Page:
Charles Castronovo and players at Zipper Concert Hall Photo: mine 2010
Last weekend provided one other performance I wanted to mention, particularly because it provided a sort of operatic cosmic balance to Los Angeles this week. The event was a benefit recital from tenor Charles Castronovo
who is currently starring
in the title role of Catán’s Il Postino
for Los Angeles Opera. One of the more commented-on aspects of this new work has been the fact that Catán opted to set a story more related to the 1994 Italian film adaptation than to the original 1985 novel by Skármeta that is set in Chile. However, despite retaining the Italian setting and title, Catán did use a Spanish-language libretto which seems appropriate given that the poetry of Pablo Neruda is central to the show, which features several vocalists who are native speakers. And, even though opera libretti composed in languages other than that of the work’s setting, there is still a sort of Italianate absence from the operatic treatment of Il Postino
In a gesture seemed to almost counterbalance this little bit of lack, Castronovo performed a program of primarily Neapolitan songs from the early to mid-20th century at Zipper Hall downtown on Saturday. This was a very personal program in a number of ways. First, it was a chance for Castronovo to highlight and express some of his own cultural heritage. The singer’s family, with roots in Sicily, was clearly close to his heart in assembling this particular program, which included some brief video accompaniment with what he identified as photos of his own family and ancestors. His own wife and young son, whom he made direct reference to were present in the audience. He was accompanied by a five-member ensemble complete with guitar, bass, drums, accordion, and mandolin; and Castronovo himself showed off his own guitar talents in an encore. There were two opera arias as well, “M’appari tutt’amor” from Martha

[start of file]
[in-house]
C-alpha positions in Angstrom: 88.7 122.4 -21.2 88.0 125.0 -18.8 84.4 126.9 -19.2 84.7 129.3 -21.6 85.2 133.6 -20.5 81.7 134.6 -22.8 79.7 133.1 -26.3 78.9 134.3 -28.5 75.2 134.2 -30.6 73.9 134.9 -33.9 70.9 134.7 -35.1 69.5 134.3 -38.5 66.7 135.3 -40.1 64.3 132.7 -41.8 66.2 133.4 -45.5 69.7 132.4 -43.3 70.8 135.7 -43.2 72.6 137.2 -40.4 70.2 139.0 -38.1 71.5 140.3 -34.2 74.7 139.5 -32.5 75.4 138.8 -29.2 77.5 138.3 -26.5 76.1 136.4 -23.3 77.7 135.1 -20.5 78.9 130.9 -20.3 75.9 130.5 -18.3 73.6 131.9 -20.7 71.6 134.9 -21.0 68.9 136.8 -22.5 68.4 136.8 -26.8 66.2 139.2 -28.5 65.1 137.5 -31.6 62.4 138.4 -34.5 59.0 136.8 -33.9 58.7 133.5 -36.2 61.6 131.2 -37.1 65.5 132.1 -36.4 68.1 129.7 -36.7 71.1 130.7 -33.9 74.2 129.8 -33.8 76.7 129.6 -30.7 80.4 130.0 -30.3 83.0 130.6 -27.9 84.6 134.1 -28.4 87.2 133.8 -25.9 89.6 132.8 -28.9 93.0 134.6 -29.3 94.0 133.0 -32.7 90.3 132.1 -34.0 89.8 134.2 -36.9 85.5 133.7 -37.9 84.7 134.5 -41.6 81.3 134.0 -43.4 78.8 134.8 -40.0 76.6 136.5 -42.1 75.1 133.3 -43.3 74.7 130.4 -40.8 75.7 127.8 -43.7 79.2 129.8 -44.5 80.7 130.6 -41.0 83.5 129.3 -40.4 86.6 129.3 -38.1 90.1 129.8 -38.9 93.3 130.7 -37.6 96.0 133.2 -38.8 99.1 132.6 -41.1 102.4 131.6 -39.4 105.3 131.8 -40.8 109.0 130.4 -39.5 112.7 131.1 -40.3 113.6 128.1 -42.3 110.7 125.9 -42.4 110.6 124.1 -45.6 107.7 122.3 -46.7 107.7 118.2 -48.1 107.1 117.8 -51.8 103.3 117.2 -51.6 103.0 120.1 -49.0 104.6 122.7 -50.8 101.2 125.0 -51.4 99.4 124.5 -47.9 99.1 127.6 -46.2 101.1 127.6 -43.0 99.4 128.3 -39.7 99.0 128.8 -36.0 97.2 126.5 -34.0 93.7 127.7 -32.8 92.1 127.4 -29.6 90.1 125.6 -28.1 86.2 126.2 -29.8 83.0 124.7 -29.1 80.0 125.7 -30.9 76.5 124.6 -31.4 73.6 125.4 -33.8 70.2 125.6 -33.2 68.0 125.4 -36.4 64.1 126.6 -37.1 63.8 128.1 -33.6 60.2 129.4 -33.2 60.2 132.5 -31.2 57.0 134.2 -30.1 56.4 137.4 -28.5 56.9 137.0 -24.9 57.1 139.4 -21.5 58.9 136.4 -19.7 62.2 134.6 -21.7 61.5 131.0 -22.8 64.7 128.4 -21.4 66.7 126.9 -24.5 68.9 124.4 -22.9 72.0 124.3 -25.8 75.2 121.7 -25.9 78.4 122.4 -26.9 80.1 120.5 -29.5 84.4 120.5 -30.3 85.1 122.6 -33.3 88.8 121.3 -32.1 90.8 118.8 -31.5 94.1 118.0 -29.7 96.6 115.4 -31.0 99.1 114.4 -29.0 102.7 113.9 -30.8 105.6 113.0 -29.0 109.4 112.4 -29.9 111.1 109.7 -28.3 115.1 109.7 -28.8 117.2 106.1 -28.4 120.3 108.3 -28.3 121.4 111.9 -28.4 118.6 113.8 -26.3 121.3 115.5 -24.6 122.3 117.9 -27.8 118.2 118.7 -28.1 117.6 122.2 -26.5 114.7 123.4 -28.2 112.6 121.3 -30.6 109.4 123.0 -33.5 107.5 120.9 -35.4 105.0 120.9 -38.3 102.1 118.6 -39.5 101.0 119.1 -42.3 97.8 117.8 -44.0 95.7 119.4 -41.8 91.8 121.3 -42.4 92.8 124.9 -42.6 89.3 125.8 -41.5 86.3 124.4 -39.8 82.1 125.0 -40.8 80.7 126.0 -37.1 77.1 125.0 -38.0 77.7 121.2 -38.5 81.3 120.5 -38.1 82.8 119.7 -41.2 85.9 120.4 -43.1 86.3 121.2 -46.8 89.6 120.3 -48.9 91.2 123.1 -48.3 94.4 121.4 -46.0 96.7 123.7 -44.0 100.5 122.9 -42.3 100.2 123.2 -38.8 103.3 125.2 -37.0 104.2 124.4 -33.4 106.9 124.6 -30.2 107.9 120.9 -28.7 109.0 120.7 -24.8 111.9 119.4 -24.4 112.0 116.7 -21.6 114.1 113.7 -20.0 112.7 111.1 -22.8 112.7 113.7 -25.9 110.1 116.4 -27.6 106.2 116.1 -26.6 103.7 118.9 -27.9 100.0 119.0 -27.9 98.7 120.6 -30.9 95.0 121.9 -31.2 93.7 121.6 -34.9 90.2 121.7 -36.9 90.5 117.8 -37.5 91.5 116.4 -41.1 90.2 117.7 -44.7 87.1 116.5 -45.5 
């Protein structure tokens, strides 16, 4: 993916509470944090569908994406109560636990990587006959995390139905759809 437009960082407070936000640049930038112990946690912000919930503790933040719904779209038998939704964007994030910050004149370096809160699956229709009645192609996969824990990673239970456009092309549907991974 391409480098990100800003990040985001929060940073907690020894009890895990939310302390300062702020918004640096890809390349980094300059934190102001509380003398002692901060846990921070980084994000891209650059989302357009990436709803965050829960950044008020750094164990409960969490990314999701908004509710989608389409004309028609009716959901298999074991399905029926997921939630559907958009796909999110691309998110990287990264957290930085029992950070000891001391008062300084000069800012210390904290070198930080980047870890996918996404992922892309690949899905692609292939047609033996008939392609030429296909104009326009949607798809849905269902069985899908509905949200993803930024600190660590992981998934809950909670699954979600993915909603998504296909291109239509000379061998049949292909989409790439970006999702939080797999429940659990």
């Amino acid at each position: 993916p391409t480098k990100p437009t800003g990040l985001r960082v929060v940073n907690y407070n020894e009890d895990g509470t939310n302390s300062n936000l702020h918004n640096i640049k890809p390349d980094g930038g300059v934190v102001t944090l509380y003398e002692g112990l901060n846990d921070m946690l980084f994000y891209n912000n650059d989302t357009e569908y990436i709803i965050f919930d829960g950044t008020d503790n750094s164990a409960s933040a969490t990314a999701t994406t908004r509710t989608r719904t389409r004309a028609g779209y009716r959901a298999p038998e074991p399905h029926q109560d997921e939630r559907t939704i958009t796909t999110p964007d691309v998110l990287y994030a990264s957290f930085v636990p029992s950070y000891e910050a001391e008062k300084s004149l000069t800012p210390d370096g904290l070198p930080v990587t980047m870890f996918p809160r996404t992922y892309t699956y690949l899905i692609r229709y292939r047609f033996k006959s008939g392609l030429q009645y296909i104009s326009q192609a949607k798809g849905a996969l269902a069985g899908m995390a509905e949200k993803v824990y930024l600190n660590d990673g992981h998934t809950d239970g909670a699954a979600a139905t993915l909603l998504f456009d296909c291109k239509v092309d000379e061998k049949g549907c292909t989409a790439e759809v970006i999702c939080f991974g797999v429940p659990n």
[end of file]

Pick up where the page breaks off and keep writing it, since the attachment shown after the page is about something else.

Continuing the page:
and “Una furtive lagrima” from L’elisir
. But the popular songs from the likes of E. A. Mario and R. Flavio suit Catronovo to a tee. They also allow him to lay claim to his place in a long and rich tradition of Italian tenors who’ve famously performed them as well. Castronovo’s rendition of Totò’s “Malafemmena” was particularly fine.
The recital was also close to home in another way. The performance was a benefit for the Opera Buffs
. Operating in Southern California for almost 30 years, the Buffs main goal is to provide financial and other support to young singers at the earliest stages of their careers. Castronovo was one of their prior beneficiaries, and it’s support like theirs that helps singers with his talent achieve their dreams of providing all of us with some beautiful vocal art. The show was a beautiful thank you to the Buffs and best of all, it helped raise money to help foster and support those that will come after him. If you haven’t seen Castronovo’s performance as Mario in Il Postino,
you should before it leaves town on October 16.